If you don’t want this stay under 27.8” diameter in your overall tyre choice. I’ve found an acceptable maximum with no other modifications other than lift is 28.4” and it fits in line with a few common All Terrain tyres in 16 & 17” rim setups and you only just contact. On my vehicle I’ve made a small cut so I don’t have any contact which has no downsides seen so far and you can’t really tell I’ve cut it anyway.

Factory Adventra & Cross Alloy Set Numbers

Adventras came standard with 17” alloys and a 225/55 tyre giving a rolling 26.7” diameter, whereby the Crewman/Cross comes with 16” alloys and a 215/65 tyre giving a rolling 27” diameter to give you an idea where you are starting from.

16″ VE steelie rims can used on the Adventra but they will need to be drilled out to 71.5mm from 66.9mm (taking note VZ commodore size is 69.5mm). They clear the brakes on the front which is important to know as some 16″ rims will not clear front brakes on an Adventra.

They clear the brakes on the front (you need to be careful as some 16″ steel rims wont).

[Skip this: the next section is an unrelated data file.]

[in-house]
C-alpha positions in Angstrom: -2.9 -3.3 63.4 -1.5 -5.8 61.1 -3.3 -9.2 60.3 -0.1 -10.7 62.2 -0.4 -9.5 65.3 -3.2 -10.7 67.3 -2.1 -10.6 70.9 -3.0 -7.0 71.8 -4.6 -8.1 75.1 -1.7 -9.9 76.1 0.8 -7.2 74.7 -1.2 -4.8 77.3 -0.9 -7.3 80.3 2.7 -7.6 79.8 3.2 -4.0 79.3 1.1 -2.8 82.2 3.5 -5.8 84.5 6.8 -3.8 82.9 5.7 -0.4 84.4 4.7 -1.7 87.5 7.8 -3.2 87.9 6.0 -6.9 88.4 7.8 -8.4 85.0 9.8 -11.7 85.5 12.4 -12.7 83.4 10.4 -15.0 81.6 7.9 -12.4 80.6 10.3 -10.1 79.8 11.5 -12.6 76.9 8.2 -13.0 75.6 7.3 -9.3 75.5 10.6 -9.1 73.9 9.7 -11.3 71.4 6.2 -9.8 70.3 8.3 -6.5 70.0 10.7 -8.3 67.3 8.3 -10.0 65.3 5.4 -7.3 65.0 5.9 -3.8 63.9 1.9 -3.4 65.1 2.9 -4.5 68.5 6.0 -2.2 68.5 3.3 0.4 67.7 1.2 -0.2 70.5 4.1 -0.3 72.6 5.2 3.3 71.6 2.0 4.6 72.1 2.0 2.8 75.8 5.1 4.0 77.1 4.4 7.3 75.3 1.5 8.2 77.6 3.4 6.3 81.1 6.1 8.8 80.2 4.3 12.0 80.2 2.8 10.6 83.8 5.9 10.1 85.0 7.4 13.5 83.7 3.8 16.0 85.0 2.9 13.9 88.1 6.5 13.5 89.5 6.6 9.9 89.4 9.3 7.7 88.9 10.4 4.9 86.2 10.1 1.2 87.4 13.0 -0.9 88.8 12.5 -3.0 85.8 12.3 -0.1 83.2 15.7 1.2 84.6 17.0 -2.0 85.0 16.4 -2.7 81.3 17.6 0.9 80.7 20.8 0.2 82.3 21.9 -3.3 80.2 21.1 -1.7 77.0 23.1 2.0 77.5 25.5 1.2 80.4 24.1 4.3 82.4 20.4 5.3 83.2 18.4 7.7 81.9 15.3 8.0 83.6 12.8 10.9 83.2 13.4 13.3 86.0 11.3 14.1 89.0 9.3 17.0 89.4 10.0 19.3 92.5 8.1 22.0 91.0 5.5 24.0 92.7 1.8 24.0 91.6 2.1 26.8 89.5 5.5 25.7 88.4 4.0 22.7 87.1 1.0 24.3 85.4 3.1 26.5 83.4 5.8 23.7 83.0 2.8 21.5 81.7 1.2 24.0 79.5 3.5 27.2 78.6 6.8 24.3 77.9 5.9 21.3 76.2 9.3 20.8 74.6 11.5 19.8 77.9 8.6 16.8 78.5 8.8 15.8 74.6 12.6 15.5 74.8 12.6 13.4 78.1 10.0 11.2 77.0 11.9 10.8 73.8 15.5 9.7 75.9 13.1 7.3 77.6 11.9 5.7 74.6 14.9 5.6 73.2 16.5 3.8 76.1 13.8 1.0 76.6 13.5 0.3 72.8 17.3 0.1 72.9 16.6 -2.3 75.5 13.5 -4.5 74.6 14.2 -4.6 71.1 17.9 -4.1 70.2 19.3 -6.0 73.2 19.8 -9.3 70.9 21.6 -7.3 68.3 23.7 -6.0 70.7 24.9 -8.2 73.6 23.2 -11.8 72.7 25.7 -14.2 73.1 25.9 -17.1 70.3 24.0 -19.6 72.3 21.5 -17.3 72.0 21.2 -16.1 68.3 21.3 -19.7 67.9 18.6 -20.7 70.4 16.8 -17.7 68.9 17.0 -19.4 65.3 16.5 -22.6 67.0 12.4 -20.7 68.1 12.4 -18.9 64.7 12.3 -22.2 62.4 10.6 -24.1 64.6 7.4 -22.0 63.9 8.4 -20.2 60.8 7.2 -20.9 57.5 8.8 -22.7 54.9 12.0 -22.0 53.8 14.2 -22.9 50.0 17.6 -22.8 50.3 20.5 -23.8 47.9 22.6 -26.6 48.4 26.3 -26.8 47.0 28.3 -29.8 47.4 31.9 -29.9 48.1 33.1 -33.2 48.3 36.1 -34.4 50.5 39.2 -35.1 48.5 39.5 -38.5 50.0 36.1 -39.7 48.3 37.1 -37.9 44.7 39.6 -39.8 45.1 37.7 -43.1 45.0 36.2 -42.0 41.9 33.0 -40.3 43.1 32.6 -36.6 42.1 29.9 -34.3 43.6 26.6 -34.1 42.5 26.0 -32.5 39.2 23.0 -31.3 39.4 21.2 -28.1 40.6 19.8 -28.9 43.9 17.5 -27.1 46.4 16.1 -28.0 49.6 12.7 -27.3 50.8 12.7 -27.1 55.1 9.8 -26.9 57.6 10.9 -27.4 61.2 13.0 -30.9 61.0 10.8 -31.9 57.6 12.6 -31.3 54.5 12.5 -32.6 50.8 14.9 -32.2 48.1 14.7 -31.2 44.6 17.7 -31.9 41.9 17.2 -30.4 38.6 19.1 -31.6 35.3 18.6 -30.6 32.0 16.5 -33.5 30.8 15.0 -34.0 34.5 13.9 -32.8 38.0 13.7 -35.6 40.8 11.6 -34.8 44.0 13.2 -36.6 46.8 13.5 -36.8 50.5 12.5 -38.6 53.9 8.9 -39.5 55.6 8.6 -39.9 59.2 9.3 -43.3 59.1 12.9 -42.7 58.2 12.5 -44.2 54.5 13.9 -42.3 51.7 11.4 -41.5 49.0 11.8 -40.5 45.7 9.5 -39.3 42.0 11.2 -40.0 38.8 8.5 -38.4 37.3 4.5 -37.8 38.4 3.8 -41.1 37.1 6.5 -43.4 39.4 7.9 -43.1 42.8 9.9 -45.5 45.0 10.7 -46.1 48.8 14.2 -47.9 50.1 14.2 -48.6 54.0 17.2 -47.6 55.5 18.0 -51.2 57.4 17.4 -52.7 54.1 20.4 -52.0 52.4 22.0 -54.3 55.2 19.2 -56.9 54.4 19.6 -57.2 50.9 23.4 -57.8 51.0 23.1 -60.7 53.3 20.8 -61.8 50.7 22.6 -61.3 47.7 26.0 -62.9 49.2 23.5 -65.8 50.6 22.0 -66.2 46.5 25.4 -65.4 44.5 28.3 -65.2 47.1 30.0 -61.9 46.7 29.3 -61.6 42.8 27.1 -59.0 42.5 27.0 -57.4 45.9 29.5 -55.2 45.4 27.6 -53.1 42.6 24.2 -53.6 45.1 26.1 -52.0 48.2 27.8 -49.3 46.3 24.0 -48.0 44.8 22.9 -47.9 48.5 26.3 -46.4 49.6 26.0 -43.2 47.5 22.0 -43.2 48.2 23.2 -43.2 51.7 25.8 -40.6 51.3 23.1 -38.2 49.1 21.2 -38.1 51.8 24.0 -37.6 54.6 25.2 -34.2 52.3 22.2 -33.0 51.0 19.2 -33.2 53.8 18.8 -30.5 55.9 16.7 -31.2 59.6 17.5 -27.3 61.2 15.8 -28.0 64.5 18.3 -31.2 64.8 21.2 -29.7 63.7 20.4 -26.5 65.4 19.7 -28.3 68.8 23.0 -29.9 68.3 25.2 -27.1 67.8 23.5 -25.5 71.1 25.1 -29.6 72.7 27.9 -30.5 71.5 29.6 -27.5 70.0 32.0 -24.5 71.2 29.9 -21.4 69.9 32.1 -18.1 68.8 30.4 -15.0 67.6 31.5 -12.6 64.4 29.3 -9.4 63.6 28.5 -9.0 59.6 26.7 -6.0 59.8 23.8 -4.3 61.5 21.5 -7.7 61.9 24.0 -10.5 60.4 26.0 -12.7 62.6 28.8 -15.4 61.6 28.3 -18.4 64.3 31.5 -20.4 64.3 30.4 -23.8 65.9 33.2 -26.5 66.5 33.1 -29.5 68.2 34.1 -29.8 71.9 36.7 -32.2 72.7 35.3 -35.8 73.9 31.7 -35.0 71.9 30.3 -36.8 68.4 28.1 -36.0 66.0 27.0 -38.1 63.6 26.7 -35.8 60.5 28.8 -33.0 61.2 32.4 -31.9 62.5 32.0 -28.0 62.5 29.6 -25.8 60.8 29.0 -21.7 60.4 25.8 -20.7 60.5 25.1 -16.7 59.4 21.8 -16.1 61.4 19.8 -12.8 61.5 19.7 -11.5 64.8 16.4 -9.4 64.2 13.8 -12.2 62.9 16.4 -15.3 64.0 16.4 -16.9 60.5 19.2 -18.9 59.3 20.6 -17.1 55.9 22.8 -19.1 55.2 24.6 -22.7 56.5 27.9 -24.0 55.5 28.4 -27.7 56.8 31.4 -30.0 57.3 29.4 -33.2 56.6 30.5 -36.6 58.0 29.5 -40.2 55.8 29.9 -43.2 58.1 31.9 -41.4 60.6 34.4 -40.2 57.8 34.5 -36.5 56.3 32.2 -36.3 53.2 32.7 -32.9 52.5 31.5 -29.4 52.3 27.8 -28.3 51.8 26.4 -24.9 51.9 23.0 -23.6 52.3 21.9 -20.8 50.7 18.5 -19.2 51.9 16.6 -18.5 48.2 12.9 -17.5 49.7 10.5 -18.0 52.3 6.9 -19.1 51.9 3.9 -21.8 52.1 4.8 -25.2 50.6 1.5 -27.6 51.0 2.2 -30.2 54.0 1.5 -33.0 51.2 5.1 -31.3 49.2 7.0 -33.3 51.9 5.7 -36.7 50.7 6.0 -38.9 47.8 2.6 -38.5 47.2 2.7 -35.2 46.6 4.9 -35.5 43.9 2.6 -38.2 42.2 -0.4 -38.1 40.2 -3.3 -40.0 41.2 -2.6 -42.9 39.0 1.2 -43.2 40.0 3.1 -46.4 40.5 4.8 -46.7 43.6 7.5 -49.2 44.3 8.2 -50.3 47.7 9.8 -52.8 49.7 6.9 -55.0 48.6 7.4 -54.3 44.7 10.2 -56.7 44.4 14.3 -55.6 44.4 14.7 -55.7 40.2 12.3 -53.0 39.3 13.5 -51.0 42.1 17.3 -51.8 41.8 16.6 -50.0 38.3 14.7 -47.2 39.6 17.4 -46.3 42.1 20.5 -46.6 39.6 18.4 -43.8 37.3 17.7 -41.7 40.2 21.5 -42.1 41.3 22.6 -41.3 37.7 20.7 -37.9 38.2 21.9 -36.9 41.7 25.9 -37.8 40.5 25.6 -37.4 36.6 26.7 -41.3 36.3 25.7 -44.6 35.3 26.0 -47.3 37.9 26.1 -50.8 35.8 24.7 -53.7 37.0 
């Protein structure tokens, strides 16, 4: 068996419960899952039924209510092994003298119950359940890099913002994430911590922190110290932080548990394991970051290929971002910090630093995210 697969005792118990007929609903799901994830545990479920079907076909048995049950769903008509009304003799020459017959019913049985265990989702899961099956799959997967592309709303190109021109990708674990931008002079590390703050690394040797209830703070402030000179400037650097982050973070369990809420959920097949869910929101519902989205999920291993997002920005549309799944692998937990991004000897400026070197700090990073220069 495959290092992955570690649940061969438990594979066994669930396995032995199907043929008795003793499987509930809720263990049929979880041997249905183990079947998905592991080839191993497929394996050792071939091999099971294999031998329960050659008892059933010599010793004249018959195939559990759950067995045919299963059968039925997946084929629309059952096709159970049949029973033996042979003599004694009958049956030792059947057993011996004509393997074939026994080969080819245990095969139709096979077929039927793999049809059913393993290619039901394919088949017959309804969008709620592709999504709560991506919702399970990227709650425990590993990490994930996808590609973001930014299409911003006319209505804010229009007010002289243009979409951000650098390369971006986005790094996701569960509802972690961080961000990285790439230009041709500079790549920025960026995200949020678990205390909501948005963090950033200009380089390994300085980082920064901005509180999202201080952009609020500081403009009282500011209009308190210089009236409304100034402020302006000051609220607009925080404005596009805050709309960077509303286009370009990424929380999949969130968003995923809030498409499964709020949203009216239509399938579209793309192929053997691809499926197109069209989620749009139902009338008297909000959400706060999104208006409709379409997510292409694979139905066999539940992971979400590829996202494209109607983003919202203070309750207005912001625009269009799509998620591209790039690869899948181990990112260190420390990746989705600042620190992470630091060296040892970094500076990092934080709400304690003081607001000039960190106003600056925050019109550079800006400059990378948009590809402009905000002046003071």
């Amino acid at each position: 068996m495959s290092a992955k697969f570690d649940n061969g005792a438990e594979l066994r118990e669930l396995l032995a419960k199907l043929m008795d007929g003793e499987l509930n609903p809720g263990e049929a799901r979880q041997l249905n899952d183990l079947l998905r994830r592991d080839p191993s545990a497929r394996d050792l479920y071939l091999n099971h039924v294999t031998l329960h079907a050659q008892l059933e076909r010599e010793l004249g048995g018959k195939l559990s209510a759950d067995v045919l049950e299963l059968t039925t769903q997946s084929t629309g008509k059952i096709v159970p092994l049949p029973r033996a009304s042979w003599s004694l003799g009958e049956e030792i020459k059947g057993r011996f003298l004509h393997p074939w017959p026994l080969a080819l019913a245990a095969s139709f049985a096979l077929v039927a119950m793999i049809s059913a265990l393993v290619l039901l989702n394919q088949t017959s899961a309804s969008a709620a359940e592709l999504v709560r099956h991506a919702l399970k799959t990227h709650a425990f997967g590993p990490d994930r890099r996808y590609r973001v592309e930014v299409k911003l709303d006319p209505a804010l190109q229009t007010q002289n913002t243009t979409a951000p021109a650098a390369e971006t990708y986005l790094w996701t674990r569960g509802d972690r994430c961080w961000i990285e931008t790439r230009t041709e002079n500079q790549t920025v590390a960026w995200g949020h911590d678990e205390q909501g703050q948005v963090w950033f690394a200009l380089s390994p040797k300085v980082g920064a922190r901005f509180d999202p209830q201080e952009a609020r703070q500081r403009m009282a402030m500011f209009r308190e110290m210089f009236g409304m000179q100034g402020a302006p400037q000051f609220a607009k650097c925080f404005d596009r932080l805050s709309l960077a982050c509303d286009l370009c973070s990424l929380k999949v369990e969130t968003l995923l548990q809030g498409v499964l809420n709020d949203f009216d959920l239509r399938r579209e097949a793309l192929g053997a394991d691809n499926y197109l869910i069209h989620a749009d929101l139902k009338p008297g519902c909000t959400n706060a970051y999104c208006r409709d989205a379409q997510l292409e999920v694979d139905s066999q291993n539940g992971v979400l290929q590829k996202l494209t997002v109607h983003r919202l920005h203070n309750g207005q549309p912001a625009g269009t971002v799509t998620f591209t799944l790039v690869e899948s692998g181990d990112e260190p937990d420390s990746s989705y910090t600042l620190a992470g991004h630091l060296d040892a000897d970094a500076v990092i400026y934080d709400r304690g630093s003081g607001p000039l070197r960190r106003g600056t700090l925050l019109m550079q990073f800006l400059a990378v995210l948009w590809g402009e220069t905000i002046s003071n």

This tyre calculator does well if your browsing All-Terrains or Mud-Terrain tyres to put on enter the specs in and it will tell you the rolling diameter so you can tell if it will fit or not plus sidewall & width difference.

Tyres I’ve researched used both Pirelli & Toyo. Next on is the BFG AT’s on 16″ Steelie

Take note that All-Terrains come at a disadvantage as do Mud-Terrains, do your research well, don’t compromise too much on wet weather traction on highways if your vehicle will continue to be daily driver as it is more important than say if you make it up climb or not when out and about with friends.

How much difference size increase really make?

Photo of Adventra at our Testing Sand Pit in Tocumwal NSW

In general, going from factory 26.7” dimeter to my current 28.1” I get an extra 18mm clearance really it isn’t a lot but enough! General rule of thumb is for every 2” extra rolling diameter you get approx. 25mm more height and you can’t get to 28.7” diameter easily without starting to cut into the plastics in the front if you enjoy using your full turning circle.